In the meantime, Indonesia's tourism industry continues to suffer. Local hotel occupancy rates have fallen to as low as 20%, much lower than seasonal averages.

In the VC community, many have also reported a slowdown in dealmaking, as meetings move online or are postponed altogether. Travel restrictions around the world mean that founders and investors have had to postpone their overseas trips and meetings. Tech in Asia reported that impact investor Patamar Capital planned to extend their fundraising deadline, while Telkom-affiliated MDI Ventures is diverting their roadshow plans away from China, Japan, and South Korea.

Information leadership, by the people

Indonesia’s tech community have also taken up the challenge of countering misinformation. In the early days of the crisis, the Indonesian public also witnessed poor handling of the situation, including the lack of clear, reliable public information, which led to a proliferation of misinformation and hoaxes. 

When the first Covid-19 cases on Indonesian territory were announced, the Ministry of Communication and Informatics said it spotted at least 147 fake or inaccurate news posts on social media and other websites. The ministry has said it will continue to monitor and debunk hoaxes with the help of its AI engine, but the number of hoaxes will likely rise further as more cases are announced and more drastic containment measures are taken.

Seeking to tackle this problem of false information, Volantis was the first to create an online dashboard that tracks information about the global Covid-19 outbreak. The company said in an interview last month that it had built the dashboard early on, even before any cases were confirmed in Indonesia, because of how quickly false information spread worldwide.  Using data from official sources like the WHO, US CDC and DXY, an online platform for physicians in China, the dashboard collated the number of cases, deaths, and recovered patients, and placed them in a general map of the world.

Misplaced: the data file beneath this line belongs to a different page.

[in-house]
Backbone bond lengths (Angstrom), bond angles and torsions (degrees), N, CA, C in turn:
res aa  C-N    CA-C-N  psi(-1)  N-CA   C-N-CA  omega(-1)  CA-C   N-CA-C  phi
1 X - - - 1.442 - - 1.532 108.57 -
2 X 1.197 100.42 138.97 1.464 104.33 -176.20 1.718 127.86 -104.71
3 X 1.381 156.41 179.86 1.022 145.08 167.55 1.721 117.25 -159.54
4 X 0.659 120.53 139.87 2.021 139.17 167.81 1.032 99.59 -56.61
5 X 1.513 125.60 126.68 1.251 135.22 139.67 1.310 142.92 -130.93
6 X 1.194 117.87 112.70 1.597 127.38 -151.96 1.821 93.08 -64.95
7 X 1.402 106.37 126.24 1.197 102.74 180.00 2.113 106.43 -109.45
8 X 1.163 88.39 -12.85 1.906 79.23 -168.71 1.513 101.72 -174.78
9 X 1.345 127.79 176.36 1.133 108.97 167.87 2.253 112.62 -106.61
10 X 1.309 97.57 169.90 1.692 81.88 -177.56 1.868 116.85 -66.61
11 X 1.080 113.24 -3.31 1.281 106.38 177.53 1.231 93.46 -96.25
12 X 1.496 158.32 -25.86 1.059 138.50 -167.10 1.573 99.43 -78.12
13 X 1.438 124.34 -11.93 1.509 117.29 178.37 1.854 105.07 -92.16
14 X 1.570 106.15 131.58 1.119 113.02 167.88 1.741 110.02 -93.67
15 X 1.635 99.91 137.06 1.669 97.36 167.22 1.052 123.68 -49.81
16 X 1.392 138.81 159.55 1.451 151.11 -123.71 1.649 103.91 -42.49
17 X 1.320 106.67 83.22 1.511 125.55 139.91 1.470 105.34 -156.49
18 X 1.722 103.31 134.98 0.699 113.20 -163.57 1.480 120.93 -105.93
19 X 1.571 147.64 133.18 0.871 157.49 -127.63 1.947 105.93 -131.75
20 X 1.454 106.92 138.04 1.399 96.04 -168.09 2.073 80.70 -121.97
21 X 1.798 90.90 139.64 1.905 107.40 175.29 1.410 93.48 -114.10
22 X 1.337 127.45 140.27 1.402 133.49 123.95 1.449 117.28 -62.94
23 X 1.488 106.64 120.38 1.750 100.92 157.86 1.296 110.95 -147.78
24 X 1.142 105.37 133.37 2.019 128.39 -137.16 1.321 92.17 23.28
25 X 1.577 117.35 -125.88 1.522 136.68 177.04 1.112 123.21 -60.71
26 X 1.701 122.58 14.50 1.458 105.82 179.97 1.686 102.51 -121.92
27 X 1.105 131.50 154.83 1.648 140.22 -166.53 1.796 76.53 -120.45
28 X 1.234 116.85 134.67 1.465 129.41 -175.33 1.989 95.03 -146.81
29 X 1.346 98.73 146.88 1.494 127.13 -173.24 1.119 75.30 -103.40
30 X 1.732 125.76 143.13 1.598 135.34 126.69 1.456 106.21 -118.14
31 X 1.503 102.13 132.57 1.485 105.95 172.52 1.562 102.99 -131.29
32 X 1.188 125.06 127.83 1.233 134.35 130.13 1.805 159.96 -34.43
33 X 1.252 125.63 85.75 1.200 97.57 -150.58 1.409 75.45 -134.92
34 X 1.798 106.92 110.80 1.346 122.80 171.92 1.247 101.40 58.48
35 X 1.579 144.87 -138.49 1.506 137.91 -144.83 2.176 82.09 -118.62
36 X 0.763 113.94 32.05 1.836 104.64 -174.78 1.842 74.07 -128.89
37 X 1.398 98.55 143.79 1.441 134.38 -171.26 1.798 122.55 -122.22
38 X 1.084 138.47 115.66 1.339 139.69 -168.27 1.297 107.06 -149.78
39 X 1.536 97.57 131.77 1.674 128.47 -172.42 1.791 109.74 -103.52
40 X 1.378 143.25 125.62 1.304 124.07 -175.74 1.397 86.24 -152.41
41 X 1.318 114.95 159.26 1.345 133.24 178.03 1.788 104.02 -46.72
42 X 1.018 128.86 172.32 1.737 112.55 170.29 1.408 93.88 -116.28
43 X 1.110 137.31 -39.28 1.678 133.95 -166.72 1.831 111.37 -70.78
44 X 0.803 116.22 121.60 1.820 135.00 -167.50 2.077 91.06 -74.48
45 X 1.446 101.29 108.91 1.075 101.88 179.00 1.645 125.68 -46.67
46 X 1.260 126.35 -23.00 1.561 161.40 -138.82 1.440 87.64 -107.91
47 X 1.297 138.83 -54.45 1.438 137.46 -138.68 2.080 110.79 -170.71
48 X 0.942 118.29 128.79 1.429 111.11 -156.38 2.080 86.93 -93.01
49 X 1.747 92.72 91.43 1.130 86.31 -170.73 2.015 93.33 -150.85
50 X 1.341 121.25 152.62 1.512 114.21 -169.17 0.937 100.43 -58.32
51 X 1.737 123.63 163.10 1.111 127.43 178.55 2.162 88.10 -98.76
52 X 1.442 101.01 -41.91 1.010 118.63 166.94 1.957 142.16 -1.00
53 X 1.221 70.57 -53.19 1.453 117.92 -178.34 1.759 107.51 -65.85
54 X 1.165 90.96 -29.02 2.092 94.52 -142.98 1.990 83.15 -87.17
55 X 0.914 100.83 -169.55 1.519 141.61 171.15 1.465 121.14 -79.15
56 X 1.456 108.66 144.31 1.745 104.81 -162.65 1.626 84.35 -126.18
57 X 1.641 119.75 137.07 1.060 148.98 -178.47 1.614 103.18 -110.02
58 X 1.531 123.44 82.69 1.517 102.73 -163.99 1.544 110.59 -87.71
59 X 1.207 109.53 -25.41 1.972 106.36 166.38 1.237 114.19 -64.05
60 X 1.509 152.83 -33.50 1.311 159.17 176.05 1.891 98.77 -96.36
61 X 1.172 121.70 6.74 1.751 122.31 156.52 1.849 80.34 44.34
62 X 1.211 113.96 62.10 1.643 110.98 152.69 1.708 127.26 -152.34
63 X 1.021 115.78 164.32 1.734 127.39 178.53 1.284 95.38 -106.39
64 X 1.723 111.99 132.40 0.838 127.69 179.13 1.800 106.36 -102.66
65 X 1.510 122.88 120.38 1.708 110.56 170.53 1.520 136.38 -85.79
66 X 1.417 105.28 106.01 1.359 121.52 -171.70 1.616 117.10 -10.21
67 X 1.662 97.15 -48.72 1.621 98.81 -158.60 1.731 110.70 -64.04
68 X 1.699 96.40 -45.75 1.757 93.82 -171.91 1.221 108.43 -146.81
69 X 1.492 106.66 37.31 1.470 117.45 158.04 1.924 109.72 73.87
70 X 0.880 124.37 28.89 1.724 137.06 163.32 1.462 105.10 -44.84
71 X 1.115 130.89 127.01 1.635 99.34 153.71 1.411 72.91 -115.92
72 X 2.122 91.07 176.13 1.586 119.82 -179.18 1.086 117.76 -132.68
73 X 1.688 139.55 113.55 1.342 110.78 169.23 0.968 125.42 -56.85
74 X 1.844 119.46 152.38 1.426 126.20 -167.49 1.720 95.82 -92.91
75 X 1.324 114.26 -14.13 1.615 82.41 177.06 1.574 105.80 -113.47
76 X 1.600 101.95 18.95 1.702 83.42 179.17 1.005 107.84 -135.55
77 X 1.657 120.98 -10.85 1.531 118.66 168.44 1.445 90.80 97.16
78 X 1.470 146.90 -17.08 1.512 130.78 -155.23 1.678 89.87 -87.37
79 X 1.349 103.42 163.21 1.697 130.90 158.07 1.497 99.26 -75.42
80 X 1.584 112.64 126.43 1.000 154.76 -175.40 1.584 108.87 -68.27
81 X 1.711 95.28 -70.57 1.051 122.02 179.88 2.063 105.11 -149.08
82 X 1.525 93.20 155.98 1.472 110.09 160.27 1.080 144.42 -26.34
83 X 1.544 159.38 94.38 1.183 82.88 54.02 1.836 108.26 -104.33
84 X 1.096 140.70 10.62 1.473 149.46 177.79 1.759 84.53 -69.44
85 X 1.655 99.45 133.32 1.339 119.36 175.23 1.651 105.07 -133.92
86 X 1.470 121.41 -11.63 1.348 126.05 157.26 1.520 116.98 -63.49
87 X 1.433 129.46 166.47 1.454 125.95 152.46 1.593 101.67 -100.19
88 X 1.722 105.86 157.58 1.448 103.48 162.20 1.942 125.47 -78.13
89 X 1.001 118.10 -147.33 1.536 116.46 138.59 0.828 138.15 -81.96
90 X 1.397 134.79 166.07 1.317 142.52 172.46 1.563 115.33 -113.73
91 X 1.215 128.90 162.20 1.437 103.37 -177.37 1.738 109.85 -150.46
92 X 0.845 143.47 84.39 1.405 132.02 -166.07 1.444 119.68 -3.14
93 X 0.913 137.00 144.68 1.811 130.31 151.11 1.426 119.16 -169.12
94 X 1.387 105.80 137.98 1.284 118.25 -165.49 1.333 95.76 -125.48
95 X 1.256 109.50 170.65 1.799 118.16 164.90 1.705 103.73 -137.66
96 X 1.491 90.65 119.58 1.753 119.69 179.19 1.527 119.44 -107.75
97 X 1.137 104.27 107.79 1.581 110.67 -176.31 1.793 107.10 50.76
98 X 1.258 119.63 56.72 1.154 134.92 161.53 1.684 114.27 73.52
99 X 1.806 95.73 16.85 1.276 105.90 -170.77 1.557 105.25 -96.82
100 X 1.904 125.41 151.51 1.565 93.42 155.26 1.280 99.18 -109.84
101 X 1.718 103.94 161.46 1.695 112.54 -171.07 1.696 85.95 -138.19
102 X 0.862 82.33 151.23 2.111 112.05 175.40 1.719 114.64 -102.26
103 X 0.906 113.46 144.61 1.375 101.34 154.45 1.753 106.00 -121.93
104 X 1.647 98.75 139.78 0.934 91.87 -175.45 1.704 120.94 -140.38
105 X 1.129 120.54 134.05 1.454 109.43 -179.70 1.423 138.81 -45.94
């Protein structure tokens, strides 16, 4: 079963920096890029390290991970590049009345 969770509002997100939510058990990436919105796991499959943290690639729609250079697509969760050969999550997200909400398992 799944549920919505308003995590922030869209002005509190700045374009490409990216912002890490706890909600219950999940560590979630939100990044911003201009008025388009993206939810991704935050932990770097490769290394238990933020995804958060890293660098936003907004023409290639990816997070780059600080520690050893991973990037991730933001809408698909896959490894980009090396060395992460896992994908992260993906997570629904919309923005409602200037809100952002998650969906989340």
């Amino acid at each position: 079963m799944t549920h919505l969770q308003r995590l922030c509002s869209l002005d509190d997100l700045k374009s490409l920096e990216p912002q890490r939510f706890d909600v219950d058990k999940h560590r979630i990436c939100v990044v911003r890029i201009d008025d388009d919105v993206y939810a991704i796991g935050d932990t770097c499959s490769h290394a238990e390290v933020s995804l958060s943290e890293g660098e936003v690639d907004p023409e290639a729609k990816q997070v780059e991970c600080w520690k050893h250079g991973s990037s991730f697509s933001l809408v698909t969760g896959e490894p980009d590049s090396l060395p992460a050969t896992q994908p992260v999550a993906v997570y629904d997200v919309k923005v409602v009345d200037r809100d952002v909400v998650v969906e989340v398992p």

More recently, Ainun Najib, Head of Analytics, Platform & Regional Business at Grab, started KawalCOVID19 (“follow Covid-19”), a volunteer-run initiative that collates information about the Covid-19 cases in the country. 

Najib, who initiated the election watchdog movement Kawal Pemilu in 2019, tweeted on March 3 that Indonesia direly needs “information leadership” in handling the Covid-19 crisis. 

In the past weeks, KawalCOVID19 has been campaigning for social distancing on Twitter, using the hashtag #DiamDiRumahCuk (“stay at home”). They have also provided health and hygiene information, debunked hoaxes, and criticized media organizations that create sensationalized and inaccurate headlines.

This article was last updated on March 26, 2020.

CORRECTION: An earlier version of this article suggested that Alodokter operates an online pharmacy. Alodokter currently does not have an online pharmacy, but works with licensed pharmacy chains Century and Apotik Generik to provide member discounts. The article has since been amended to reflect this.

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Edited by Bernice Tang